The personal and practical benefit of attaining a college degree has been widely acknowledged for decades. In its 2011 analysis, the Pew Research Center found that college grads enjoyed average lifetime earnings of $650,000 more than their peers who finished their education at the high school level. Adults with bachelor’s degrees get better paying jobs to begin with and are also better able to weather economic downturns. A college degree boosts your ability to find a job and keep it.
While employers are willing to train employees for specific jobs, they look for assurances that candidates are indeed trainable. College graduates have not only demonstrated a certain level of perseverance by attaining their degree, they have also mastered the content of their major. Additionally, many students participate in internships which further supplement their hands-on experience. Brigham Young University advises its students that internships are invaluable components to their college education, noting that while an average of 30 percent of grads get job offers, that number increases to nearly 60 percent when graduating seniors have had an internship experience. Other college experiences align well with workplace requirements. Ernst and Young director of campus recruiting Dan Black says he looks for the sorts of leadership skills college graduates might have gained by being leaders in fraternities and campus organizations.
The diploma alone is not what equals success in a job search. Rather, it’s what that diploma represents: knowledge and connections. College students learn the foundation of the careers they hope to pursue. Whether the bachelor’s degree is in business or nursing, a college graduate has demonstrated an ability to think, learn and accomplish a long-term goal. Graduating college speaks to success. And the networking students do during their college years can prove invaluable for career prospects. The peers with whom they studied and collaborated on projects may already be the peers who are making hiring decisions in the workforce.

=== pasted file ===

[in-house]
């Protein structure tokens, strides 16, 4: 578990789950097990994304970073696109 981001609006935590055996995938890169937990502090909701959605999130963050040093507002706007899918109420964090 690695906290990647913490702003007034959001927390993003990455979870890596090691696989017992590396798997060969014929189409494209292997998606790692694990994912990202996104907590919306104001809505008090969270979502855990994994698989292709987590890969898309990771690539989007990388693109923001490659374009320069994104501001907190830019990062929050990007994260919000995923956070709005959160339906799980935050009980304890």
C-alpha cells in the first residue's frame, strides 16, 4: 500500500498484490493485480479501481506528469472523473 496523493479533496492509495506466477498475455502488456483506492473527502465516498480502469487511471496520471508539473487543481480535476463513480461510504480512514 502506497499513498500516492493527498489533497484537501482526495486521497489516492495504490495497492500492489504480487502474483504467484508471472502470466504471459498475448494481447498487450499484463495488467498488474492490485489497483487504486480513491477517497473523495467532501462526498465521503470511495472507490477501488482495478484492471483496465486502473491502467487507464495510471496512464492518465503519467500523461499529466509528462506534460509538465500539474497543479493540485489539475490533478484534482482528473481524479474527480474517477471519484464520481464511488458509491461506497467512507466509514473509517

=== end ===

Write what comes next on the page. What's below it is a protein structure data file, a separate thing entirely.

It’s referred to as the “push-down effect” by some, and in the case of job searches, it’s bad news for prospects who do not hold degrees. In an adverse economy, people on the bottom of the economic rung are pushed down even further in a recession when job candidates who might be considered overqualified settle for lesser employment. College graduates might not always find the perfect job, but at least they have more choices than their non-college-educated peers.
The Catch-22 of trying to find a job is that you’re more desirable if you already have one. That’s good news for college graduates. The recession of 2007 had reverberating effects on employment and the economic recovery that followed. College graduates in general fared better that those who held only high school diplomas. According to the Economic Policy Institute, the 2010 unemployment rate for college grads was 10.4 percent vs. 32.7 percent for high school graduates. You’re more likely to be employed if you’re a college graduate, and you’re also more likely to find a new employment.